Vol , Issue Date of Publication: January 01, 2001

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Values and obligations in qualitative research

Jayashree Ramakrishna

Ethics, as a code of conduct, go beyond the law. Based on values and morals, they are grounded in the culture of the land, and are open to different interpretations. In addition, ethics in research are modulated to some extent by the culture of “science.” It is encouraging that ethical guidelines for social science research in health in India have been formulated recently (1). Researchers should use such guidelines as a starting point for critical thought and reflection, rather than adhere to them blindly. Often researchers consider ethical questions only while developing research proposals. Proposals are formulated so that they meet the standards and format set by funders or research institutions. In practical terms, ethical considerations are often reduced to obtaining informed consent and writing a few lines on how confidentiality and privacy of the “research subjects” will be maintained. Ethical concerns and considerations should, in fact, ideally be on the agenda throughout the research process, from research design to data collection, from data analysis to dissemination. Consideration of ethical issues in research needs to be a dynamic process that involves not only the principal investigator but also the whole research team, especially members who collect data in the “field.” In this paper I will make a case for considering ethical issues throughout the research process by illustrating how the practical aspects of conducting research challenge our understanding and application of ethical principles. I will conclude by suggesting how some ethical dilemmas in research may be resolved.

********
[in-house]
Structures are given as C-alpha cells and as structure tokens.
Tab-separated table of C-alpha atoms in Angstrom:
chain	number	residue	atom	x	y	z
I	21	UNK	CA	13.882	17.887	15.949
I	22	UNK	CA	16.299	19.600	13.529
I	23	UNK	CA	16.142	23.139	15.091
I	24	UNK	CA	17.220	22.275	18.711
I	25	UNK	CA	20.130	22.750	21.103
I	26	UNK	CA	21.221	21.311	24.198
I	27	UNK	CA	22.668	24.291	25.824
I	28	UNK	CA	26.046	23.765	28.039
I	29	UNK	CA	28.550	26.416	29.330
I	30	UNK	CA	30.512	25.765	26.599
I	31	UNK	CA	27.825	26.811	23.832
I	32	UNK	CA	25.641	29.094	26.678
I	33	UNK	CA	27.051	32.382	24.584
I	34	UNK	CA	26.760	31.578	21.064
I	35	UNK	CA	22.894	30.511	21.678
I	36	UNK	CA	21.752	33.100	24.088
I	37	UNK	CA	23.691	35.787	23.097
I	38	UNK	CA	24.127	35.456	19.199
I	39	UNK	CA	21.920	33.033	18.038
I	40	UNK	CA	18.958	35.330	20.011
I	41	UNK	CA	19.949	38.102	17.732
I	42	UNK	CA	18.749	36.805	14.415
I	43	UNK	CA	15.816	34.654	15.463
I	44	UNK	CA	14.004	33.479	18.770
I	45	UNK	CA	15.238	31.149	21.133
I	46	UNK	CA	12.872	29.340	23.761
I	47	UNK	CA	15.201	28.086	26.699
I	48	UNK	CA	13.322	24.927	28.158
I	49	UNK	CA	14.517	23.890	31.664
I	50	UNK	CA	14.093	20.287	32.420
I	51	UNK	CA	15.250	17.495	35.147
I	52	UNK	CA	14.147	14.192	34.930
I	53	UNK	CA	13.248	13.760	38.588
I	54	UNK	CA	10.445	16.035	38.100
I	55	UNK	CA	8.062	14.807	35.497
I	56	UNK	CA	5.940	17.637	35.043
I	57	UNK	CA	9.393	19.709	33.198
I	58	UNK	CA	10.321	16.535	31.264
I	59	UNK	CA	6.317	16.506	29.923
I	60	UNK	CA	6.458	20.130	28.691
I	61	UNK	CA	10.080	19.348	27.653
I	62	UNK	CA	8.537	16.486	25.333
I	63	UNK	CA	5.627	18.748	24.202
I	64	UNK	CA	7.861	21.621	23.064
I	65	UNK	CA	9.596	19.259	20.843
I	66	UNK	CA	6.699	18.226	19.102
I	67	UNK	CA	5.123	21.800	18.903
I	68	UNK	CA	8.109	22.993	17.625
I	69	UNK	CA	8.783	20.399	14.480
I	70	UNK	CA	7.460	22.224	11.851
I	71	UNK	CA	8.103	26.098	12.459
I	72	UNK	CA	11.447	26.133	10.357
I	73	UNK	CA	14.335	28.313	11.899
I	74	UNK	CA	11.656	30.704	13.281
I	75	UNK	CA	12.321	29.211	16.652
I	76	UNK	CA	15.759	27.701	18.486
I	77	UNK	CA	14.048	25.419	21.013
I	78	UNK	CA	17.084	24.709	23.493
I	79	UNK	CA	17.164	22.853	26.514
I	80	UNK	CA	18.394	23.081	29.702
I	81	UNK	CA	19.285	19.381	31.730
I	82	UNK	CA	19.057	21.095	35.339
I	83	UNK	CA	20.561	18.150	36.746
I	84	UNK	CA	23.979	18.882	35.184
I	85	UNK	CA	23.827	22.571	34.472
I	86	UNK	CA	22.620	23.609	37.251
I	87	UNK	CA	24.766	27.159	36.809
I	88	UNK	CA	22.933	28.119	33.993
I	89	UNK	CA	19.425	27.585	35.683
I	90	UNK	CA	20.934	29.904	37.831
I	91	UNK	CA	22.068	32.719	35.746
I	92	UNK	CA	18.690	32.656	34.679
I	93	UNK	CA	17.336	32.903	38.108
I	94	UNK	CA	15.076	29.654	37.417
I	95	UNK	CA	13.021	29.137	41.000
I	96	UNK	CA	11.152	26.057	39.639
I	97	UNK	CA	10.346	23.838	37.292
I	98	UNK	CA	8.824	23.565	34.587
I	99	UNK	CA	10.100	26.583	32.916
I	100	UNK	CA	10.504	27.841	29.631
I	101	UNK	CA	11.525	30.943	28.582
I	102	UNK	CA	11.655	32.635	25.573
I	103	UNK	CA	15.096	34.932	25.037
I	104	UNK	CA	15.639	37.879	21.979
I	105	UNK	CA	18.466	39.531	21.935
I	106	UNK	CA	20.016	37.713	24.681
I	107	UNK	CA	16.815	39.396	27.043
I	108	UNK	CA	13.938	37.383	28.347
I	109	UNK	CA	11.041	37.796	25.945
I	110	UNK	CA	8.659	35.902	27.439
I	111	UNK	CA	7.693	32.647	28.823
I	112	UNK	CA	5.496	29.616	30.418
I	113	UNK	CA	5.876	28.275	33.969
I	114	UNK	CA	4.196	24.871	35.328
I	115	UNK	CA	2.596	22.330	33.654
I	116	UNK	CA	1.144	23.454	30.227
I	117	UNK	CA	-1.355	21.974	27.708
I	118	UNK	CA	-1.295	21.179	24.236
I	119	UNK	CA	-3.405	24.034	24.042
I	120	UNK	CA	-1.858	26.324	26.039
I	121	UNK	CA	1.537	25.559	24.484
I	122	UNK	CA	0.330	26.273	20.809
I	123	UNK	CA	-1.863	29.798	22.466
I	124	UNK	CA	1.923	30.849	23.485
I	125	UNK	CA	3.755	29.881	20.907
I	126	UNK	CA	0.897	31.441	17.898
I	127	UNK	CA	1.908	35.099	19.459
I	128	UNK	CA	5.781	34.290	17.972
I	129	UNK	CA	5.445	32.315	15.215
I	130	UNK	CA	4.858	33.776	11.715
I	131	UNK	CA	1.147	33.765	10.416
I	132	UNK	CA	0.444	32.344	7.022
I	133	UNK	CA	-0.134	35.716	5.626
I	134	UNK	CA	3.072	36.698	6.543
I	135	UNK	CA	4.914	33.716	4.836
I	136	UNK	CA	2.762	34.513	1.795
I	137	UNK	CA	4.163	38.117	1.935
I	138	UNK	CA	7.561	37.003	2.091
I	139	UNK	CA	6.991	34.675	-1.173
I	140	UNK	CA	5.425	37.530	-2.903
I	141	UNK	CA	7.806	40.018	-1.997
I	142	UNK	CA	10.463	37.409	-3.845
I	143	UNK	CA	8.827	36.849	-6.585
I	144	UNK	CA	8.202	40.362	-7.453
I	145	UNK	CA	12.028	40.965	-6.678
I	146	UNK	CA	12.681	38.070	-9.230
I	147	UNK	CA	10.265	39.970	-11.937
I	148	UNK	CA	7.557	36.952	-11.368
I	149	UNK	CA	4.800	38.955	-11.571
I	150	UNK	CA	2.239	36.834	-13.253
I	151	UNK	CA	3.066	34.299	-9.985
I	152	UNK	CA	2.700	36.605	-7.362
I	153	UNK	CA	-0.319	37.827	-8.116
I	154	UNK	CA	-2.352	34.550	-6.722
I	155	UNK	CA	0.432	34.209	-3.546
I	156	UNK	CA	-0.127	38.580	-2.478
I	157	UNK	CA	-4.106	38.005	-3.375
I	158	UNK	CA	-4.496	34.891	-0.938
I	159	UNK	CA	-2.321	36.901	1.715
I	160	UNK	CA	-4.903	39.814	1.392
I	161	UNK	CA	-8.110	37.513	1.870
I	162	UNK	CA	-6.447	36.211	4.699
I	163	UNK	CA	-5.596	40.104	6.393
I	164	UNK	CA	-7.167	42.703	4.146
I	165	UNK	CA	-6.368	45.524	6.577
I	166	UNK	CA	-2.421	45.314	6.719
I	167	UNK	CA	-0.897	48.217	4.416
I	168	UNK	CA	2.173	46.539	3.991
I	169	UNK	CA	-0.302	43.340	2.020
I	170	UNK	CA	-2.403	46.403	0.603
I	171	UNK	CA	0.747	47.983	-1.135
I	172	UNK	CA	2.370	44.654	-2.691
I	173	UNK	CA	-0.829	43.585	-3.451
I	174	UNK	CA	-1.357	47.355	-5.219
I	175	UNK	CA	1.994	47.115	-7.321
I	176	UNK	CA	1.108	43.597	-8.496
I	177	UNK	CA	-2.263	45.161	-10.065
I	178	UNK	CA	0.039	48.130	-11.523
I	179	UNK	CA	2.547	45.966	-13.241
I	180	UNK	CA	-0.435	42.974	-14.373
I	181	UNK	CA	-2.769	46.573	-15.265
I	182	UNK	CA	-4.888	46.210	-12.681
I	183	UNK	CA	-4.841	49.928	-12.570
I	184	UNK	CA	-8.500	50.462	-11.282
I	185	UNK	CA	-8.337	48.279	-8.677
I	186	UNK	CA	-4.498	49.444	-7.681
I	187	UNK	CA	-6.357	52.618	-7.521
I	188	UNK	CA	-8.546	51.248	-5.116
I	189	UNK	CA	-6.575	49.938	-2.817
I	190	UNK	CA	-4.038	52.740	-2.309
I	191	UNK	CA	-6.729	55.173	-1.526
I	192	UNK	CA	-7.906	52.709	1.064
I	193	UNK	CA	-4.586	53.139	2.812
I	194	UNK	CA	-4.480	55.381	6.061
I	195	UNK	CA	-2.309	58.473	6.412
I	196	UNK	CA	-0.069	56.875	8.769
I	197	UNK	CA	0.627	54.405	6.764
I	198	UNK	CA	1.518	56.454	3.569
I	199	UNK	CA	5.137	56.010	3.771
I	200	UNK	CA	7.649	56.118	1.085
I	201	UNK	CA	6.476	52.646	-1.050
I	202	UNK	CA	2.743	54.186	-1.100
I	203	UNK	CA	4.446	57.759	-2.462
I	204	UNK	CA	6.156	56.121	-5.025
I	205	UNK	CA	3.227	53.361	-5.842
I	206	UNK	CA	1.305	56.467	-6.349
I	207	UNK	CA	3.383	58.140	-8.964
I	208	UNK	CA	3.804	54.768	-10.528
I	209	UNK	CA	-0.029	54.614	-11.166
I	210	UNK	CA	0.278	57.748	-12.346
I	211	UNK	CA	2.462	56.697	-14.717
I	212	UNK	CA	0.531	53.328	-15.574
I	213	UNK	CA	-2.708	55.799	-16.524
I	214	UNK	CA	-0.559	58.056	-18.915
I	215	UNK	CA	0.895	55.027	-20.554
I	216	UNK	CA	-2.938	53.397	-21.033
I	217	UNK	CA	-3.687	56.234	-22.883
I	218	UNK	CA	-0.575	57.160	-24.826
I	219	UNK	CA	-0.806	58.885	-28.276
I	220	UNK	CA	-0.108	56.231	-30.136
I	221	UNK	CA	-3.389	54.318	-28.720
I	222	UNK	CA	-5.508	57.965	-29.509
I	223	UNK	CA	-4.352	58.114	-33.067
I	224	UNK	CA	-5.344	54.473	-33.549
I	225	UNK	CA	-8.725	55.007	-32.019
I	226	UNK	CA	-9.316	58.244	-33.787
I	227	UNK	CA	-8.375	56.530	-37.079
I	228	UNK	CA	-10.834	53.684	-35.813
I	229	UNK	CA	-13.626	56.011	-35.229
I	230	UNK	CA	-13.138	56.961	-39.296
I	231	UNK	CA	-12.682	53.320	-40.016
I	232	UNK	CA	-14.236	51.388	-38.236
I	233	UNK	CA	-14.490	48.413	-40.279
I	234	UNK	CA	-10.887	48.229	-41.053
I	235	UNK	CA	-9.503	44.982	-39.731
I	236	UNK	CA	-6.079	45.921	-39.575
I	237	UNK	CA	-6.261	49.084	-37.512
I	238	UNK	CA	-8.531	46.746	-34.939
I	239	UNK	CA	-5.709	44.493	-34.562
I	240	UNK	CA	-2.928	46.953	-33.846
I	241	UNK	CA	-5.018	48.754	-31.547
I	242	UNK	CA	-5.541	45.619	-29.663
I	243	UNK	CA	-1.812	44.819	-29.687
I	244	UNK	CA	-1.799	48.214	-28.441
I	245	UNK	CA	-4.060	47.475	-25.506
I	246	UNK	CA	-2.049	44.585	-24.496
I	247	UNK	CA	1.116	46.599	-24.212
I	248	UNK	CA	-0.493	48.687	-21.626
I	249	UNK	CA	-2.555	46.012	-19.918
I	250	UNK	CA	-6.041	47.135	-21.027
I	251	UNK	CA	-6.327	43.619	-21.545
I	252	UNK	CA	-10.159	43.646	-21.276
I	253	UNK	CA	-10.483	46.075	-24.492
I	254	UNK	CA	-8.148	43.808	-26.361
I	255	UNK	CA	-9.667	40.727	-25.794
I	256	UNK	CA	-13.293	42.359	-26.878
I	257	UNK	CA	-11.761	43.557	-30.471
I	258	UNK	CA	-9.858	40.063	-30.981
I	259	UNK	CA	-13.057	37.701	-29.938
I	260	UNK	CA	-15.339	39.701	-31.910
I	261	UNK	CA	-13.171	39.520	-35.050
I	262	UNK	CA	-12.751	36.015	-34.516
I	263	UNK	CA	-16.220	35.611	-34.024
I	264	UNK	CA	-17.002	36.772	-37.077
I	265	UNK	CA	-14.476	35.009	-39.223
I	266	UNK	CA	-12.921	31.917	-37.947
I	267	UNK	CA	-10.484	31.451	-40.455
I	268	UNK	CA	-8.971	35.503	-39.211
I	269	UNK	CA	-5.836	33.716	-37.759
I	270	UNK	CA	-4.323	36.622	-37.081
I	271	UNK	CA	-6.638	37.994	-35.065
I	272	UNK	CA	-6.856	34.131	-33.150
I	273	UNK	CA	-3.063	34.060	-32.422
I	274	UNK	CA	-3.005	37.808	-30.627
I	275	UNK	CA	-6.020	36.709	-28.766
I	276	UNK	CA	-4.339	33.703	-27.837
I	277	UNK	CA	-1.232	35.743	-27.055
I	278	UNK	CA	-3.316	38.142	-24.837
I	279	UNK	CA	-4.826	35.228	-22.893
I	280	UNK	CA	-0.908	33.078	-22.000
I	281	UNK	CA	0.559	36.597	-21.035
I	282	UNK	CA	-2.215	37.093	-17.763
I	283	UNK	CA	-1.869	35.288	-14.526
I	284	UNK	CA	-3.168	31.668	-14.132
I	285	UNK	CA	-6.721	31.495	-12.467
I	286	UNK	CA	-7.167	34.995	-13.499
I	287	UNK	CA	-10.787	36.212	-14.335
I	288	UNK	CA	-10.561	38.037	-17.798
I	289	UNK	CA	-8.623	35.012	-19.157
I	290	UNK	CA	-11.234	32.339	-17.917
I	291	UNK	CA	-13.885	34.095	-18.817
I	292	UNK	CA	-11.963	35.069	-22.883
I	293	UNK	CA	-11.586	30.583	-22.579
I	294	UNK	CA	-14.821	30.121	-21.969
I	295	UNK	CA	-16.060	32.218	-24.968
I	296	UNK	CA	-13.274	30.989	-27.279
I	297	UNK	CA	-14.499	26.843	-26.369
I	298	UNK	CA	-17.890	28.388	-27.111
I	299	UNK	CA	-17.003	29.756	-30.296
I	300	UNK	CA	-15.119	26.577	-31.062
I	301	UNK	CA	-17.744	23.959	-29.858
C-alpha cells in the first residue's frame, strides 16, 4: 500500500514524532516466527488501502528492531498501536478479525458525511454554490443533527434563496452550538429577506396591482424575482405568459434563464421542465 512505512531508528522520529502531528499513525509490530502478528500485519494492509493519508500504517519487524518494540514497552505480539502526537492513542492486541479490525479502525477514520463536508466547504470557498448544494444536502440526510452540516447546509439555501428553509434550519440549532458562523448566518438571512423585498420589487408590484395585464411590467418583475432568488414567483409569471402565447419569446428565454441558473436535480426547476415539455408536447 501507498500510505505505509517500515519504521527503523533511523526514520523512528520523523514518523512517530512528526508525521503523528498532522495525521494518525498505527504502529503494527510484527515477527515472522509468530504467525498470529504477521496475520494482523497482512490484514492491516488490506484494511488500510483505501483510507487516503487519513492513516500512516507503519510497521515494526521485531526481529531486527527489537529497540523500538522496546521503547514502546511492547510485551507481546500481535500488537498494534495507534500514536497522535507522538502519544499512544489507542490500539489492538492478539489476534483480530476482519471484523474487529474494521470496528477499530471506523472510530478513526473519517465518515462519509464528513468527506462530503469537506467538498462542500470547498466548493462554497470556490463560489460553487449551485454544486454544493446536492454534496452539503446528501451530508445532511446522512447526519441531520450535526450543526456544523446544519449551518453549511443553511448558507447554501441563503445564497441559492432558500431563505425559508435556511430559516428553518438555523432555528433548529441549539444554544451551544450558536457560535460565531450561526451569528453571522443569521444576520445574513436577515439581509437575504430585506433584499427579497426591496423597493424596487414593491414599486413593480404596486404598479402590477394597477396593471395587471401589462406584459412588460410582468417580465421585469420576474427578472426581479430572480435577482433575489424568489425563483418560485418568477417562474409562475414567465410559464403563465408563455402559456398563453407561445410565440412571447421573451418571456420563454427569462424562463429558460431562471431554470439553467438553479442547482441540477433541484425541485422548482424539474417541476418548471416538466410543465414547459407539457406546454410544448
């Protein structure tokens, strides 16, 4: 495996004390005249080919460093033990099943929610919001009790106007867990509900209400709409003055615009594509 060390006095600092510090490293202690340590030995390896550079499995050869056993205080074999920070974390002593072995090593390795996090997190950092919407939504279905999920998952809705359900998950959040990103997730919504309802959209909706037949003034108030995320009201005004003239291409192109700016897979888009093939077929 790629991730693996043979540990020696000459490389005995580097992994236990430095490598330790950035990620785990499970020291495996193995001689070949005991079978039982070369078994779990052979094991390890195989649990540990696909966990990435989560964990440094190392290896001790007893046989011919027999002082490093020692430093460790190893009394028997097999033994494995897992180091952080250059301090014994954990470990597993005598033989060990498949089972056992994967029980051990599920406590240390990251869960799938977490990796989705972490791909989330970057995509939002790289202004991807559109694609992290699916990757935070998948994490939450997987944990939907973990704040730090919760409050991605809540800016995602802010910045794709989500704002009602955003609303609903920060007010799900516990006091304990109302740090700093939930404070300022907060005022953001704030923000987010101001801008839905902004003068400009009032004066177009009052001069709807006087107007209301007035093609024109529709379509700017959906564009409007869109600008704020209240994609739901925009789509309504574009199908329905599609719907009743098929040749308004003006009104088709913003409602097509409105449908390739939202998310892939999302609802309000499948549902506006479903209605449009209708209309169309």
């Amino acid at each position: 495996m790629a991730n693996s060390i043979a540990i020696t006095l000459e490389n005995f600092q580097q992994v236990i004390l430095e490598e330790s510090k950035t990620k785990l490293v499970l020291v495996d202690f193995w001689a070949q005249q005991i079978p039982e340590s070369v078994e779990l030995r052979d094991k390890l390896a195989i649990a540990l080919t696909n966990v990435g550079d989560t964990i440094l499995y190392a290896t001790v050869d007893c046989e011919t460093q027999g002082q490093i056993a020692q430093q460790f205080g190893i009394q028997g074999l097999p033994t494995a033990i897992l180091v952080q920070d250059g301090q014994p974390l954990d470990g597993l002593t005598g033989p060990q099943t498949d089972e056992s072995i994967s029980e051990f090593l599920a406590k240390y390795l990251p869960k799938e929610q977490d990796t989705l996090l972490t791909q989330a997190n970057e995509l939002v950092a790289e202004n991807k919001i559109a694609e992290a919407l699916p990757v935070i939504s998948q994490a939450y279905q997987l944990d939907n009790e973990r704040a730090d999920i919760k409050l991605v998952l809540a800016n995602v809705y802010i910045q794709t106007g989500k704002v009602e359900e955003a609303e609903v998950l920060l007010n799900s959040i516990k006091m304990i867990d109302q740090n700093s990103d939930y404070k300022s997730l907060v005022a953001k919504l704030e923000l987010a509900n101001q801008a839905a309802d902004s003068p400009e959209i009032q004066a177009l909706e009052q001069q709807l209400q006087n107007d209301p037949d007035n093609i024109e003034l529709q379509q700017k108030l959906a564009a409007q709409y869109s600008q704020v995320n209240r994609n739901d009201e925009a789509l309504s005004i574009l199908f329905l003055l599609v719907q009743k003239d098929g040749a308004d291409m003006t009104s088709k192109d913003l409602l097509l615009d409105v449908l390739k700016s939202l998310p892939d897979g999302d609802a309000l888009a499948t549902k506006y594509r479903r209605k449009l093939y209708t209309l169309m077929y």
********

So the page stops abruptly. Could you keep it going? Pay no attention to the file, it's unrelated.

The gray and the not-so-gray

Ethical principles that seem clear in theory become less clear when applied to a particular research project and become hazier still in the field setting. Black and white merge into infinite shades of gray. Ethical principles, distinct and mutually exclusive on paper, may be in conflict or violate each other. For instance, when we think of autonomy we usually have a responsible adult in mind. When the research subject is a child, most researchers agree that the permission of parents or the guardian is necessary. But the procedure to be followed is less clear when the research subject is an adolescent. Most researchers agree that the autonomy of the “subject” is primary. In a research project concerning fifteen-year-olds, would it be adequate to obtain the research subject’s consent? Would the procedure depend on the research topic (for example, sexual behaviour)? A strong argument could be made that the parent’s or guardian’s permission should be sought. On the other hand, the adolescent may be willing to participate only if complete confidentiality is assured. This dilemma was faced in a research project on adolescents. A via media was found by obtaining the permission of the school and its teachers and interviewing the adolescent on the school premises. This “solution” is working but the researchers are still uneasy. It is not clear whose interest should be given precedence: the adolescent’s or the parents’ and teachers’.